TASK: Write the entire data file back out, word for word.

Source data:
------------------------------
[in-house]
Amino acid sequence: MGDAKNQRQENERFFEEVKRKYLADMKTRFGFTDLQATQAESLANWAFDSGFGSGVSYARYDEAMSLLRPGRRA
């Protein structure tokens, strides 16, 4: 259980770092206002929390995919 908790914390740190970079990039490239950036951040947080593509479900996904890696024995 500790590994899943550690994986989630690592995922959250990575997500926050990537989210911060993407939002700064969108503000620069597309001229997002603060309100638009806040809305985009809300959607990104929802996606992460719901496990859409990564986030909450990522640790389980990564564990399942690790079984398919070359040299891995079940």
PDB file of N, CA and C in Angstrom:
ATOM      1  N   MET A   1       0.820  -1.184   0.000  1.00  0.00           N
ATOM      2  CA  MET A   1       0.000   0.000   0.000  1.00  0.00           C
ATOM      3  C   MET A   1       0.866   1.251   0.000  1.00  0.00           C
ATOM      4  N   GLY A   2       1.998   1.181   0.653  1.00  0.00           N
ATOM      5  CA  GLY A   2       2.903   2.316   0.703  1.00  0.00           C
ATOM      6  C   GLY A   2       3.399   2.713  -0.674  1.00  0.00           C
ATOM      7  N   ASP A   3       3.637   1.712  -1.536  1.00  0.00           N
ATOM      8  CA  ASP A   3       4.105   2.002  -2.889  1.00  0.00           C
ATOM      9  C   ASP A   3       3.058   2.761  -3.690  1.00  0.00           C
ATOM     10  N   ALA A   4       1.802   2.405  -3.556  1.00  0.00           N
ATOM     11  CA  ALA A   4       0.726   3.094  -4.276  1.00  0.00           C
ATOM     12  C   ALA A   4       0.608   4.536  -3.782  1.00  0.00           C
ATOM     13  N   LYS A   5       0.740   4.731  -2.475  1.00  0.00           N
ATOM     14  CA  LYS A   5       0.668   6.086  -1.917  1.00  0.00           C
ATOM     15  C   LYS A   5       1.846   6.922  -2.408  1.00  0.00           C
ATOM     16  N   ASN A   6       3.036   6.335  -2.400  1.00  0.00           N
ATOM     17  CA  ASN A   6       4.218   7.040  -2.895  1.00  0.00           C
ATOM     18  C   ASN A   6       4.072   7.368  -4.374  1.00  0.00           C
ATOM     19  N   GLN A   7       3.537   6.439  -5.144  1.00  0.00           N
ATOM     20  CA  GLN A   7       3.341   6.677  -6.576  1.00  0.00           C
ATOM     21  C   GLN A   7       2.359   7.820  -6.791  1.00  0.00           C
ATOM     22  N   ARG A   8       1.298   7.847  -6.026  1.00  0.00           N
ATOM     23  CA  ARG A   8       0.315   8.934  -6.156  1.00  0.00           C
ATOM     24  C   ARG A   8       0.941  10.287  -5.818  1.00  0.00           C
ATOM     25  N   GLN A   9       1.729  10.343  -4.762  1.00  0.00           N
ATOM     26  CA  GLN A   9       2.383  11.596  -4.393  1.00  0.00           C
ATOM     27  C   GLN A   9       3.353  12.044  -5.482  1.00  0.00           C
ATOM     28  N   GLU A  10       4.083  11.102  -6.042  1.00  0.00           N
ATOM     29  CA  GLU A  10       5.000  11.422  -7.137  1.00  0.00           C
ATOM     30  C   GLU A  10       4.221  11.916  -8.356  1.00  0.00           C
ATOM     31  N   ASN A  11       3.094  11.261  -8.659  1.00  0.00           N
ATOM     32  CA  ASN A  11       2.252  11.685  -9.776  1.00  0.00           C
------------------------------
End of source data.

[in-house]
Amino acid sequence: MGDAKNQRQENERFFEEVKRKYLADMKTRFGFTDLQATQAESLANWAFDSGFGSGVSYARYDEAMSLLRPGRRA
């Protein structure tokens, strides 16, 4: 259980770092206002929390995919 908790914390740190970079990039490239950036951040947080593509479900996904890696024995 500790590994899943550690994986989630690592995922959250990575997500926050990537989210911060993407939002700064969108503000620069597309001229997002603060309100638009806040809305985009809300959607990104929802996606992460719901496990859409990564986030909450990522640790389980990564564990399942690790079984398919070359040299891995079940």
PDB file of N, CA and C in Angstrom:
ATOM      1  N   MET A   1       0.820  -1.184   0.000  1.00  0.00           N
ATOM      2  CA  MET A   1       0.000   0.000   0.000  1.00  0.00           C
ATOM      3  C   MET A   1       0.866   1.251   0.000  1.00  0.00           C
ATOM      4  N   GLY A   2       1.998   1.181   0.653  1.00  0.00           N
ATOM      5  CA  GLY A   2       2.903   2.316   0.703  1.00  0.00           C
ATOM      6  C   GLY A   2       3.399   2.713  -0.674  1.00  0.00           C
ATOM      7  N   ASP A   3       3.637   1.712  -1.536  1.00  0.00           N
ATOM      8  CA  ASP A   3       4.105   2.002  -2.889  1.00  0.00           C
ATOM      9  C   ASP A   3       3.058   2.761  -3.690  1.00  0.00           C
ATOM     10  N   ALA A   4       1.802   2.405  -3.556  1.00  0.00           N
ATOM     11  CA  ALA A   4       0.726   3.094  -4.276  1.00  0.00           C
ATOM     12  C   ALA A   4       0.608   4.536  -3.782  1.00  0.00           C
ATOM     13  N   LYS A   5       0.740   4.731  -2.475  1.00  0.00           N
ATOM     14  CA  LYS A   5       0.668   6.086  -1.917  1.00  0.00           C
ATOM     15  C   LYS A   5       1.846   6.922  -2.408  1.00  0.00           C
ATOM     16  N   ASN A   6       3.036   6.335  -2.400  1.00  0.00           N
ATOM     17  CA  ASN A   6       4.218   7.040  -2.895  1.00  0.00           C
ATOM     18  C   ASN A   6       4.072   7.368  -4.374  1.00  0.00           C
ATOM     19  N   GLN A   7       3.537   6.439  -5.144  1.00  0.00           N
ATOM     20  CA  GLN A   7       3.341   6.677  -6.576  1.00  0.00           C
ATOM     21  C   GLN A   7       2.359   7.820  -6.791  1.00  0.00           C
ATOM     22  N   ARG A   8       1.298   7.847  -6.026  1.00  0.00           N
ATOM     23  CA  ARG A   8       0.315   8.934  -6.156  1.00  0.00           C
ATOM     24  C   ARG A   8       0.941  10.287  -5.818  1.00  0.00           C
ATOM     25  N   GLN A   9       1.729  10.343  -4.762  1.00  0.00           N
ATOM     26  CA  GLN A   9       2.383  11.596  -4.393  1.00  0.00           C
ATOM     27  C   GLN A   9       3.353  12.044  -5.482  1.00  0.00           C
ATOM     28  N   GLU A  10       4.083  11.102  -6.042  1.00  0.00           N
ATOM     29  CA  GLU A  10       5.000  11.422  -7.137  1.00  0.00           C
ATOM     30  C   GLU A  10       4.221  11.916  -8.356  1.00  0.00           C
ATOM     31  N   ASN A  11       3.094  11.261  -8.659  1.00  0.00           N
ATOM     32  CA  ASN A  11       2.252  11.685  -9.776  1.00  0.00           C